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Colorado Paternity Law Ramifications and the Terminator

Plog and Stein, P.C., practices family law in the Denver, Colorado metropolitan area. Though our cases generally deal with divorce and custody, from time to time we get what are called “juvenile” cases, which are generally child support or “paternity” cases.

In Colorado, paternity cases stem from C.R.S. Title 19, Article 4. While driving to work today, I heard mention of Arnold Scharzenneger and his recent troubles. I was shocked to hear that his recent marital troubles stemmed from the fathering of a child with someone from the household staff. This got me thinking about paternity law as applicable to him.

The news story regarding Arnold indicated that the woman with whom he fathered the child roughly 10 years ago was married. The first thought that popped into my head was that unless paternity testing was done or he owned up to it in an offical capacity, the legal presumption would be that the child was the child of the woman’s husband, not Arnold. Pursuant to C.R.S. 19-4-105, a child is presumed to be the child of the husband if the parties were married or divorced at least 300 days after the marriage is ended. It is my understanding that Arnold has acknowledged and supported the child. Thus, the husband is off the hook in terms of bearing financial responsibility for his wife’s indiscretions.

However, what if Arnold hadn’t step up to the plate? Pursuant to C.R.S. 19-4-107(1)(b), the husband in Arnold’s case would have had only 5 years to legally challenge whether the child was his due to the parties being married. This does not seem fair. What if the man started to have suspicions when the child was 10? The current law almost promotes an aire of discord for married people in that if a husband is not 100% sure that a child is his he better seek a paternity test before the child turns 5. I would like to think that in most instances married people have children with their spouses. Unfortunately, our lawyers sometimes see the opposite. This poor man could have been potentially legally forced to pay child support or more for a child that was not his.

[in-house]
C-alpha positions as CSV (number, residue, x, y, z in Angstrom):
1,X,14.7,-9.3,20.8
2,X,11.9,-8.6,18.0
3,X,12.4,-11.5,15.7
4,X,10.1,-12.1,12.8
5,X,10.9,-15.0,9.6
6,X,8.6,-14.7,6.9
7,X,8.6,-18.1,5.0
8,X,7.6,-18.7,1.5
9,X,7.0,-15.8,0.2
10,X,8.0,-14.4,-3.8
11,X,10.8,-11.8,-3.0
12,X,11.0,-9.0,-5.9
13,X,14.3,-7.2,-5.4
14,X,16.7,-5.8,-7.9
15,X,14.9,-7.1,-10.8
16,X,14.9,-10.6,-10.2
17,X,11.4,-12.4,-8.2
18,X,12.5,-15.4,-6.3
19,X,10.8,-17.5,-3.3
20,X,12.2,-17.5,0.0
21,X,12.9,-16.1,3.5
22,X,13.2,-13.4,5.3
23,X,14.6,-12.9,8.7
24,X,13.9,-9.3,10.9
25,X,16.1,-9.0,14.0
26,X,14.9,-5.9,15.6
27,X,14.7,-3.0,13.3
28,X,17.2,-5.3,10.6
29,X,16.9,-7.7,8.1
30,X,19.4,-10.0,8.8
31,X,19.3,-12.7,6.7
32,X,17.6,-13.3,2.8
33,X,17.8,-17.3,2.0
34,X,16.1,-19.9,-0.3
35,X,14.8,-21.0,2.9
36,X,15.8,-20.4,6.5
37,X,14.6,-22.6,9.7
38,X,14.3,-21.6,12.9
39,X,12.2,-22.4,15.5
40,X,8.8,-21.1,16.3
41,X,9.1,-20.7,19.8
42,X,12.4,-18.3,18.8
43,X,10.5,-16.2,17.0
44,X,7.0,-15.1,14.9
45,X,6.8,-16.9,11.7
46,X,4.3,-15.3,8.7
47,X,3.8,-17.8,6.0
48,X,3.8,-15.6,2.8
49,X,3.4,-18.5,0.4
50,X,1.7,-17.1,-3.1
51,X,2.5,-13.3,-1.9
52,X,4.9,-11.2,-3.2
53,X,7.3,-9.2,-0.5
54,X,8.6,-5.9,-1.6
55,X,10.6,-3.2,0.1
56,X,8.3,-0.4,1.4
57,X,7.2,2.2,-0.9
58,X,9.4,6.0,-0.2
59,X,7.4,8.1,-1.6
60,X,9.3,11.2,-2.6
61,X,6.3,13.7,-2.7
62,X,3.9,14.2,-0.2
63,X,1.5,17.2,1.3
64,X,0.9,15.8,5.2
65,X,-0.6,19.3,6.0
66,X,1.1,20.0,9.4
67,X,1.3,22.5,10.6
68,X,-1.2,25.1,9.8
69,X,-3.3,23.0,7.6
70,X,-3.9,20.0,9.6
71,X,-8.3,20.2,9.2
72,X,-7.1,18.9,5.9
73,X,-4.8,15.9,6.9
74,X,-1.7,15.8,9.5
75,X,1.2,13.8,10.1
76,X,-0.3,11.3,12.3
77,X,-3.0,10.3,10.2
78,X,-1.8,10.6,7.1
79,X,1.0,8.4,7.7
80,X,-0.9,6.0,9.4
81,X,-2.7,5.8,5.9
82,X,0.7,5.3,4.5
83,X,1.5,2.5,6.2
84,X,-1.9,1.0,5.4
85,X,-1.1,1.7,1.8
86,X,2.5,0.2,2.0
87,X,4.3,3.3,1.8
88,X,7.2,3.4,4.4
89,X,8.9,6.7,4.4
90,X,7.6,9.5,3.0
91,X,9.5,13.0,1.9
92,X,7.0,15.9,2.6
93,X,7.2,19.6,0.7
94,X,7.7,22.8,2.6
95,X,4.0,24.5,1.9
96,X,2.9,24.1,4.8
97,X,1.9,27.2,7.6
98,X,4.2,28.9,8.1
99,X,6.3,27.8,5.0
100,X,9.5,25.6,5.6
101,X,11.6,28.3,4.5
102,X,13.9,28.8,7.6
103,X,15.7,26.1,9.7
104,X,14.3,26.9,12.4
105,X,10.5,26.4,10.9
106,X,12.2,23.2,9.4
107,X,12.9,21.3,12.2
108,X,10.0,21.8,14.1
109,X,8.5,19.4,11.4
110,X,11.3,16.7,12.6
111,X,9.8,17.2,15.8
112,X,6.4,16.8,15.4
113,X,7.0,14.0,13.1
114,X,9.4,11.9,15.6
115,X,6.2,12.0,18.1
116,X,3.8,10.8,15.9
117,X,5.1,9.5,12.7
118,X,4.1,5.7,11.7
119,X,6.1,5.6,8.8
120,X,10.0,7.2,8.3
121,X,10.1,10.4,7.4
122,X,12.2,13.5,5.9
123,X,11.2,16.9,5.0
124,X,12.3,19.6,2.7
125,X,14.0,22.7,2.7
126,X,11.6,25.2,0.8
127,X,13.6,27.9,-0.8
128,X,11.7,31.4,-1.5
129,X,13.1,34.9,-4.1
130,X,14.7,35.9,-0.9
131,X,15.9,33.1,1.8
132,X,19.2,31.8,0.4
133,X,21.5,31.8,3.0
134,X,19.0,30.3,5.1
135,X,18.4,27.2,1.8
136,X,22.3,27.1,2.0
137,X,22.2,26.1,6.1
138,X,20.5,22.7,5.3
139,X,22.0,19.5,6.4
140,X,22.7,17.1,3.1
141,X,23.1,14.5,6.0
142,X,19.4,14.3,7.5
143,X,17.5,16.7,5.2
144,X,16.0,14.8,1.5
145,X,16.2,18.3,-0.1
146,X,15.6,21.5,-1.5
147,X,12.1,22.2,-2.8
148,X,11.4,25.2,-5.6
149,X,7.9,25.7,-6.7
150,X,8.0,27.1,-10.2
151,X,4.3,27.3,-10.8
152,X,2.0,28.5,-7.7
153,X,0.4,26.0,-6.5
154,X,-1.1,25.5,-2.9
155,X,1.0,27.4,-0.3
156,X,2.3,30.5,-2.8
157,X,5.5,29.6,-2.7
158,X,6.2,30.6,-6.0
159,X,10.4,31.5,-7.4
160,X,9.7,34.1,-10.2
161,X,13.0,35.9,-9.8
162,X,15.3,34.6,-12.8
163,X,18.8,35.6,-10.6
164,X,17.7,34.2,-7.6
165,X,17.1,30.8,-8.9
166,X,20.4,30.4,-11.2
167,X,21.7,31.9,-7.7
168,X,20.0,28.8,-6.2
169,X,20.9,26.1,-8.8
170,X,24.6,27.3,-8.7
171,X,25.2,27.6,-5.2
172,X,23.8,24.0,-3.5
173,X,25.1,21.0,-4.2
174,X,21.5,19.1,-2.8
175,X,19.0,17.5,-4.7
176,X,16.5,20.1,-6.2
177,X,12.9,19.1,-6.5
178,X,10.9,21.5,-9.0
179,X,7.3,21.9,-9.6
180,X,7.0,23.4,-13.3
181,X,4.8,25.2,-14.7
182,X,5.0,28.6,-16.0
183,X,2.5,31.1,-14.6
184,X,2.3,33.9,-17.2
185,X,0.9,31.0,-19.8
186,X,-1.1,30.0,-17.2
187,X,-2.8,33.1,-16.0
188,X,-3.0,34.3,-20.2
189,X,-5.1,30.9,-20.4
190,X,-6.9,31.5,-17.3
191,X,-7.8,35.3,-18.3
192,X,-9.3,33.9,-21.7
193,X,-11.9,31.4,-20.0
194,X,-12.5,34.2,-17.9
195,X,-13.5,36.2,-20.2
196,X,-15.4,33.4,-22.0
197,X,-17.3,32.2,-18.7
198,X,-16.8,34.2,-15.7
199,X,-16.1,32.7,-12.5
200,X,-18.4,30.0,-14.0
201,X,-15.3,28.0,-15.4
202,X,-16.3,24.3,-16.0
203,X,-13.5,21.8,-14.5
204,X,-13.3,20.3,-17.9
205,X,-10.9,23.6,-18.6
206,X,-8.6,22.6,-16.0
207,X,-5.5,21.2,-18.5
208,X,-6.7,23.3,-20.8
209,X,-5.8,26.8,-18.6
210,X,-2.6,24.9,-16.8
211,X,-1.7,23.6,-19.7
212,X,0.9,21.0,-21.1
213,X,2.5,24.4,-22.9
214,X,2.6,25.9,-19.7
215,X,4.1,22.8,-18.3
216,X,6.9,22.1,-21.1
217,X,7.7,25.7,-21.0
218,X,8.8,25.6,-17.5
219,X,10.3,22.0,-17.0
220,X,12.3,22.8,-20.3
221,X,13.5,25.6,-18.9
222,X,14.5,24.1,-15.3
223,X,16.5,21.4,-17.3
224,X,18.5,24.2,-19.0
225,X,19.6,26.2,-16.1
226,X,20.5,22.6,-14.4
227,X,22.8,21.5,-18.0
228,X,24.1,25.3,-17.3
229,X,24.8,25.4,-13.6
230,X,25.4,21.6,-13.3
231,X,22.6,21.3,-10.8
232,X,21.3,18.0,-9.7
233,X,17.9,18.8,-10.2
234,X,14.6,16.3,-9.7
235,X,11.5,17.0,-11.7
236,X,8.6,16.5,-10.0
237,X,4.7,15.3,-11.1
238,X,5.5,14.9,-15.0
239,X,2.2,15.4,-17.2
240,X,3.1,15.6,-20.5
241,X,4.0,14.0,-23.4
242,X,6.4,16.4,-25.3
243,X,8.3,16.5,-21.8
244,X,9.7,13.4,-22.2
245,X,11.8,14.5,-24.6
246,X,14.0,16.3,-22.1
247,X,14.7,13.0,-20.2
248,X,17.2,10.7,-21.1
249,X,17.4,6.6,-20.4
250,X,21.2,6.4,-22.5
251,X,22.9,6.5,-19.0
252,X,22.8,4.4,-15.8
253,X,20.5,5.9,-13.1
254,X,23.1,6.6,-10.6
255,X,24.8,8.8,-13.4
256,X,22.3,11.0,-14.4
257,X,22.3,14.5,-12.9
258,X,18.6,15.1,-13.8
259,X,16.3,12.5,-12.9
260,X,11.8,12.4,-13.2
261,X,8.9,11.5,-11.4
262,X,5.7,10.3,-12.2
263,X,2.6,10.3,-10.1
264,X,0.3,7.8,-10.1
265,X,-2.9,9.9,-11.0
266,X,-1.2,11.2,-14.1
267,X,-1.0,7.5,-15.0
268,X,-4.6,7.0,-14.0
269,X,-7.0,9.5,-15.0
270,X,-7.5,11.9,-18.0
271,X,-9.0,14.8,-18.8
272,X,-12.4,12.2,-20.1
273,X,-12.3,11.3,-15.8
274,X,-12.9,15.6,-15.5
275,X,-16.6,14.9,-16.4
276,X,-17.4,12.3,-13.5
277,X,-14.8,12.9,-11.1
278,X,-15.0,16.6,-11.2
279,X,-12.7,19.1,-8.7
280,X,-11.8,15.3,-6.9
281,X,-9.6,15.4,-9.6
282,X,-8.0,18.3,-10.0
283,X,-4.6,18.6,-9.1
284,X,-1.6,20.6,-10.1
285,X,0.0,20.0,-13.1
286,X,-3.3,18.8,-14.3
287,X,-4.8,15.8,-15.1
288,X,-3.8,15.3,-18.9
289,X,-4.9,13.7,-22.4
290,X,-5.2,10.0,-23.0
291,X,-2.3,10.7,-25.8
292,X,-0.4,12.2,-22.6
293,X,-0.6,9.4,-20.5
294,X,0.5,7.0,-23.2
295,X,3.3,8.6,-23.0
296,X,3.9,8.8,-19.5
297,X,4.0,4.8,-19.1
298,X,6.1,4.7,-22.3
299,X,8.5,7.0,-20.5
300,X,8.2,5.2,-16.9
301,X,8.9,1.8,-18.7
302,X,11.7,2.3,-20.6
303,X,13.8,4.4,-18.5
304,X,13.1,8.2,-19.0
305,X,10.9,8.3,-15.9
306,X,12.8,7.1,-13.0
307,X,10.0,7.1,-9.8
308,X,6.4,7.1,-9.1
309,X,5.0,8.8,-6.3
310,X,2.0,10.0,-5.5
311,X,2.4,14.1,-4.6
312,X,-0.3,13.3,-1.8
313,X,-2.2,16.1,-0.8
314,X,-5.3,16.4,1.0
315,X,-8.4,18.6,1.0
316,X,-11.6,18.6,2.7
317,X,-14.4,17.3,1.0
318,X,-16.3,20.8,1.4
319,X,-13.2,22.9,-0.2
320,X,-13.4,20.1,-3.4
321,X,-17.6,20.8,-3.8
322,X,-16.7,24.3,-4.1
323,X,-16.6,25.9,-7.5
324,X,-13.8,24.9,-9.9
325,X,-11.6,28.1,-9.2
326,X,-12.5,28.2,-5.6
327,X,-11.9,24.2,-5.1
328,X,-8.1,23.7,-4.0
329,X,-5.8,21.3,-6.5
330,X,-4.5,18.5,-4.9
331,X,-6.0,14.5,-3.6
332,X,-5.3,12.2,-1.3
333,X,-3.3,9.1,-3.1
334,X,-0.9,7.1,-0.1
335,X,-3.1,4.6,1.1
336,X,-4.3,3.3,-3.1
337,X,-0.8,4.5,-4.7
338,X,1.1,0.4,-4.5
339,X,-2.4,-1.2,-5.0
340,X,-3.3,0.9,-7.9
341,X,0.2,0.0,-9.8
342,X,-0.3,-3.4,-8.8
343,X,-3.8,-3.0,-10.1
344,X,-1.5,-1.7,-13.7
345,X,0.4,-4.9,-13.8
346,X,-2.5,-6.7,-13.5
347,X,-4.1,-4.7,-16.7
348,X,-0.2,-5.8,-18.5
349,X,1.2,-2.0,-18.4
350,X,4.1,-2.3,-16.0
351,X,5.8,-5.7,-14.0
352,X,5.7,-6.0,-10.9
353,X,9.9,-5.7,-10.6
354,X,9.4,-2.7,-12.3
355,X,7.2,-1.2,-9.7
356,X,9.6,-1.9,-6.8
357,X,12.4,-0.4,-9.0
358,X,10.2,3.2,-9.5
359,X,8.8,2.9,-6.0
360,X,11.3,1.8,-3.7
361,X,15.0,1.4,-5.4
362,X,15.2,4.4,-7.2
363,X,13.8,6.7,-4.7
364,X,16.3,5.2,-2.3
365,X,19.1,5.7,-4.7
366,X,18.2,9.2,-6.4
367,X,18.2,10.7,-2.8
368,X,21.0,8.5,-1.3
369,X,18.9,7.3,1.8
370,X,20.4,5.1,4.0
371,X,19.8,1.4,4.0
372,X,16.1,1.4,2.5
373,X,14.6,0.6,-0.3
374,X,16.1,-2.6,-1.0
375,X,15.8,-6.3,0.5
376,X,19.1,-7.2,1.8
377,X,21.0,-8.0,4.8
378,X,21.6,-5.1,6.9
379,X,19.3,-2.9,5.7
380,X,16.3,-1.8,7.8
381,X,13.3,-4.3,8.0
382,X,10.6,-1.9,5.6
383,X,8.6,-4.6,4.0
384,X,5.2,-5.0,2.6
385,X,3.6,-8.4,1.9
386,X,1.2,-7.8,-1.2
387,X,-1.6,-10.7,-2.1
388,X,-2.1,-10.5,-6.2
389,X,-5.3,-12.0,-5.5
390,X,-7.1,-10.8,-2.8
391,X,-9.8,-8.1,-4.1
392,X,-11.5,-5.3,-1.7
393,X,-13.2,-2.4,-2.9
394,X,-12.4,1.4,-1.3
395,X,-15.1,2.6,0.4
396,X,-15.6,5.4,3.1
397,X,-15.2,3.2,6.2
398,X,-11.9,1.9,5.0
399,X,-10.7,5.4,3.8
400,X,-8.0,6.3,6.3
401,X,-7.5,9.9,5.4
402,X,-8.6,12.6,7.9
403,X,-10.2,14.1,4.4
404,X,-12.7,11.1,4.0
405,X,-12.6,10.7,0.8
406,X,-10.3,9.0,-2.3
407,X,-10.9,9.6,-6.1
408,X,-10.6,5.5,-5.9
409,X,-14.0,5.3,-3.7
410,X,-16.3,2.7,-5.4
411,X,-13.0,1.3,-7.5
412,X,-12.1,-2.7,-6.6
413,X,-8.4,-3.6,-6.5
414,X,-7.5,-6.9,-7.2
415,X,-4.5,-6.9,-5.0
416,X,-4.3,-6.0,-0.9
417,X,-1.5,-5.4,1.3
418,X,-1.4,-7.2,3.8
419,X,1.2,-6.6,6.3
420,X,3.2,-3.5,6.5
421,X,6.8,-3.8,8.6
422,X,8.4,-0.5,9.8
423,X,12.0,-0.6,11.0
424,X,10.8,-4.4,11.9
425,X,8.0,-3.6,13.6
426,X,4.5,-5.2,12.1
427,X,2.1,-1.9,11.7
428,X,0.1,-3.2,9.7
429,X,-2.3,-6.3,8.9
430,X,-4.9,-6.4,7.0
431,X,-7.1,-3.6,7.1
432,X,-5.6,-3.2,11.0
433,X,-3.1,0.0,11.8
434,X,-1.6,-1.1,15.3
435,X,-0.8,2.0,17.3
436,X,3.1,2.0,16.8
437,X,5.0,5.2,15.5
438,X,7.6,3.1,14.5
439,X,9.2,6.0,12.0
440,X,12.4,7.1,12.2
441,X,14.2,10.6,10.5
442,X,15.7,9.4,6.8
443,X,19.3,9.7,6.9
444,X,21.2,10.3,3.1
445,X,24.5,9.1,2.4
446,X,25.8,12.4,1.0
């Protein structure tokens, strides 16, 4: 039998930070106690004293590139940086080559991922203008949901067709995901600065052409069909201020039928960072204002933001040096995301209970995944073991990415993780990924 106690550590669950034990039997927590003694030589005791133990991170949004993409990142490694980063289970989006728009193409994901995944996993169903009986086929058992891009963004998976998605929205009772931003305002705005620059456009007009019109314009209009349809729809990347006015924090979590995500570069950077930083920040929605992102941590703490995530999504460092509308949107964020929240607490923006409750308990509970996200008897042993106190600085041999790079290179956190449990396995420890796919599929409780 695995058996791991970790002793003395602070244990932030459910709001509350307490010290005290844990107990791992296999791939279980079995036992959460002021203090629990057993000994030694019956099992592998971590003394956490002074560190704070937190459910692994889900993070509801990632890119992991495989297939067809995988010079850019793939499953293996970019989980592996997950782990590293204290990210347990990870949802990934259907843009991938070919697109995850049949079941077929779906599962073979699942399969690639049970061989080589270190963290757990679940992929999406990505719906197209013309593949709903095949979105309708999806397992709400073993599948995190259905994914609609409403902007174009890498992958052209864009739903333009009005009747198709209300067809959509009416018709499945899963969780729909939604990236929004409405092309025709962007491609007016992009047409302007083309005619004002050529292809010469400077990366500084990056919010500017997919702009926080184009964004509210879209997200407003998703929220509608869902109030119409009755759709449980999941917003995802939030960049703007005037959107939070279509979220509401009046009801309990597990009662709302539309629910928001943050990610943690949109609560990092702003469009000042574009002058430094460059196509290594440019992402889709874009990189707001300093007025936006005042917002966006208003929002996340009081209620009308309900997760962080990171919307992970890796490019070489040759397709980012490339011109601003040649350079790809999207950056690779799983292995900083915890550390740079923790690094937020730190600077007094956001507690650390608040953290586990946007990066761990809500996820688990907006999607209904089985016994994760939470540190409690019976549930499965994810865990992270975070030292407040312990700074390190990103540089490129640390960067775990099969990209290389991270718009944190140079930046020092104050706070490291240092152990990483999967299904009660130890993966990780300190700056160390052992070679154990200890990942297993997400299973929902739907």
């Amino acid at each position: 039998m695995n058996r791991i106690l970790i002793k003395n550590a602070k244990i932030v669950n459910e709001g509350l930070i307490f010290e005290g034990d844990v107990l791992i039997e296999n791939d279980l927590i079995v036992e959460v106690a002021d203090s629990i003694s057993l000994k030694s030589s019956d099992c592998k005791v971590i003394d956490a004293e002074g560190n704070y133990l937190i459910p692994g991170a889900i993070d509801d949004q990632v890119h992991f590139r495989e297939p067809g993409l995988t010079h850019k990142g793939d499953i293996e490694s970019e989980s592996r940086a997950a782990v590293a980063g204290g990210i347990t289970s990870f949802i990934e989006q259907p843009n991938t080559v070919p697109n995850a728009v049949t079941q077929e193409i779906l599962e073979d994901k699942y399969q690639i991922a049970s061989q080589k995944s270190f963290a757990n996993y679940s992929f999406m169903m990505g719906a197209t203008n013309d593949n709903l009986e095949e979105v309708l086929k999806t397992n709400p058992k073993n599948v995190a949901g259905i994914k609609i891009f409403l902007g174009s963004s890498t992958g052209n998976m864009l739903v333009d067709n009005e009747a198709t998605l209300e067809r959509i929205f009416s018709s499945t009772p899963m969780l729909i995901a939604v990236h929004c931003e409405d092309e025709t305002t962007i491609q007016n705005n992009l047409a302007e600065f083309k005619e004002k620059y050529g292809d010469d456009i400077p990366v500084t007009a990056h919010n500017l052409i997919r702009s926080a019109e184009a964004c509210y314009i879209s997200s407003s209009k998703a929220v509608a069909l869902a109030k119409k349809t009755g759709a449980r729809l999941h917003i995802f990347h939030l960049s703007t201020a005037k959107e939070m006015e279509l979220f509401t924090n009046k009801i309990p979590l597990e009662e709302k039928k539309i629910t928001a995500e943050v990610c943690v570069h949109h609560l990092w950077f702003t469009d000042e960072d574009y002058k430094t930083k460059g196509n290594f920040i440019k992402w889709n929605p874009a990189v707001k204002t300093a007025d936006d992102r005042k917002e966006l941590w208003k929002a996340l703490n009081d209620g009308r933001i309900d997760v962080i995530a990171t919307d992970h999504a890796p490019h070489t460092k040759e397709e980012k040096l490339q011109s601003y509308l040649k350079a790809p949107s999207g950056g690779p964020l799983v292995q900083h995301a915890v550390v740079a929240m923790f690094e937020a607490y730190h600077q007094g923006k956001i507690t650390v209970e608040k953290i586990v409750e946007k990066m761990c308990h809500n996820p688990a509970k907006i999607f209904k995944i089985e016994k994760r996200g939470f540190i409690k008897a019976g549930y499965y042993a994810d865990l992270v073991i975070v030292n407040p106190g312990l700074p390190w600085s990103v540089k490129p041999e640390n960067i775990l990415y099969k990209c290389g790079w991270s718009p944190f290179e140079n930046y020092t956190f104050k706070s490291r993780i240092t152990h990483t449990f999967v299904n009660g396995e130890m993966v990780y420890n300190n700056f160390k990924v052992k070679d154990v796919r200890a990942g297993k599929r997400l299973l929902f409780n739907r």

Another thought that worked its way into my thought process was that of child support. Though child support is generally set forth pursuant to C.R.S. 14-10-115, in paternity cases, child support must also be analyzed pursuant to Title 19. In a divorce or custody case in which paternity is not an issue, child support is generally assessed back from the date of the filing of the case or service of legal papers on the other party, whichever came first. In a Title 19 case, child support can be assessed all the way back to the birth of the child. This can include birthing costs. Additionally, while the court in a regular divorce or custody case will generally follow the statutory guidelines in determining child support, the court in a paternity case has more latitute, pursuant to statute, to consider other factors.

Why the difference in treatment of child support in a paternity case as opposed to a divorce case? I have pondered this question from a public policy standpoint. I have determined that the presumption is that in a marriage case, the child has been supported by the payor while the parties were together. In a custody case, the actual paternity is not an issue and the legislature presumes that once paternity is known the payor (generally the father) will do the right thing and support the child. This is not always the case. In the paternity case, the presumption must be that paternity is not known, and therefore, support has not been paid consistently since birth. What we have is a wide array of standards that don’t always gel or make sense. A client needs to make sure his or her attorney is abreast of the variations between a custody or divorce case and a Title 19 paternity case as relates to child support.

There are ramifications for all of our actions when we procreate. I am guessing Arnold didn’t think about that at the time. He also probably did not ponder that his actions could affect another man financially. Now his True Lies have made him the Terminator of his marriage and, like Conan the Destroyer, he has helped ruin someone else’s marriage, leaving the husband and his own family as Collateral Damage.

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Stephen Plog, co-founder of Plog & Stein, P.C. in 1999, is a dedicated family law attorney with almost two decades of expertise in Denver. Focused exclusively on family law since 2001, he excels in both intricate legal writing and courtroom litigation, having navigated cases in all Denver metropolitan area District Courts. Steve’s comprehensive background, including a Bachelor’s Degree in Psychology and a law degree from Quinnipiac University School of Law, underscores his commitment to providing insightful and personalized representation in family law matters.